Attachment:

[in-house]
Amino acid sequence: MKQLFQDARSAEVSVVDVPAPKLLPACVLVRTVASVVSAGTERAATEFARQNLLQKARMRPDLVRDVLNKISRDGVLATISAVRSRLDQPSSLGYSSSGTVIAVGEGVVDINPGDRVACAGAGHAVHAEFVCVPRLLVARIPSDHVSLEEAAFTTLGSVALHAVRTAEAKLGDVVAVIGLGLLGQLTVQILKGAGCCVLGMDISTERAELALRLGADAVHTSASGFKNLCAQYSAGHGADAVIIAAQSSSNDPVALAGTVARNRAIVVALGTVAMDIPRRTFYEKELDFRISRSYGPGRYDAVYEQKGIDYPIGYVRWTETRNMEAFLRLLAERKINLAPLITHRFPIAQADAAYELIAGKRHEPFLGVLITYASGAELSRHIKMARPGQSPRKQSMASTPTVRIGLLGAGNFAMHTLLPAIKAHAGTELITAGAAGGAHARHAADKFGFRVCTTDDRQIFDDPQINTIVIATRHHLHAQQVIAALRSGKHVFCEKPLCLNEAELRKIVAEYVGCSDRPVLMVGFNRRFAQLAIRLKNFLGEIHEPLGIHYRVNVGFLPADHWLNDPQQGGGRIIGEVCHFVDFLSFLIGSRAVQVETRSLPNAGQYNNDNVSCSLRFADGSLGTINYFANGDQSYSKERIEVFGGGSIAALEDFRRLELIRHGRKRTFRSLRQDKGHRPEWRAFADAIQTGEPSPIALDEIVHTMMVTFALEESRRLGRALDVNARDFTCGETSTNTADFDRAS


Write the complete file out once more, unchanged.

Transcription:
[in-house]
Amino acid sequence: MKQLFQDARSAEVSVVDVPAPKLLPACVLVRTVASVVSAGTERAATEFARQNLLQKARMRPDLVRDVLNKISRDGVLATISAVRSRLDQPSSLGYSSSGTVIAVGEGVVDINPGDRVACAGAGHAVHAEFVCVPRLLVARIPSDHVSLEEAAFTTLGSVALHAVRTAEAKLGDVVAVIGLGLLGQLTVQILKGAGCCVLGMDISTERAELALRLGADAVHTSASGFKNLCAQYSAGHGADAVIIAAQSSSNDPVALAGTVARNRAIVVALGTVAMDIPRRTFYEKELDFRISRSYGPGRYDAVYEQKGIDYPIGYVRWTETRNMEAFLRLLAERKINLAPLITHRFPIAQADAAYELIAGKRHEPFLGVLITYASGAELSRHIKMARPGQSPRKQSMASTPTVRIGLLGAGNFAMHTLLPAIKAHAGTELITAGAAGGAHARHAADKFGFRVCTTDDRQIFDDPQINTIVIATRHHLHAQQVIAALRSGKHVFCEKPLCLNEAELRKIVAEYVGCSDRPVLMVGFNRRFAQLAIRLKNFLGEIHEPLGIHYRVNVGFLPADHWLNDPQQGGGRIIGEVCHFVDFLSFLIGSRAVQVETRSLPNAGQYNNDNVSCSLRFADGSLGTINYFANGDQSYSKERIEVFGGGSIAALEDFRRLELIRHGRKRTFRSLRQDKGHRPEWRAFADAIQTGEPSPIALDEIVHTMMVTFALEESRRLGRALDVNARDFTCGETSTNTADFDRAS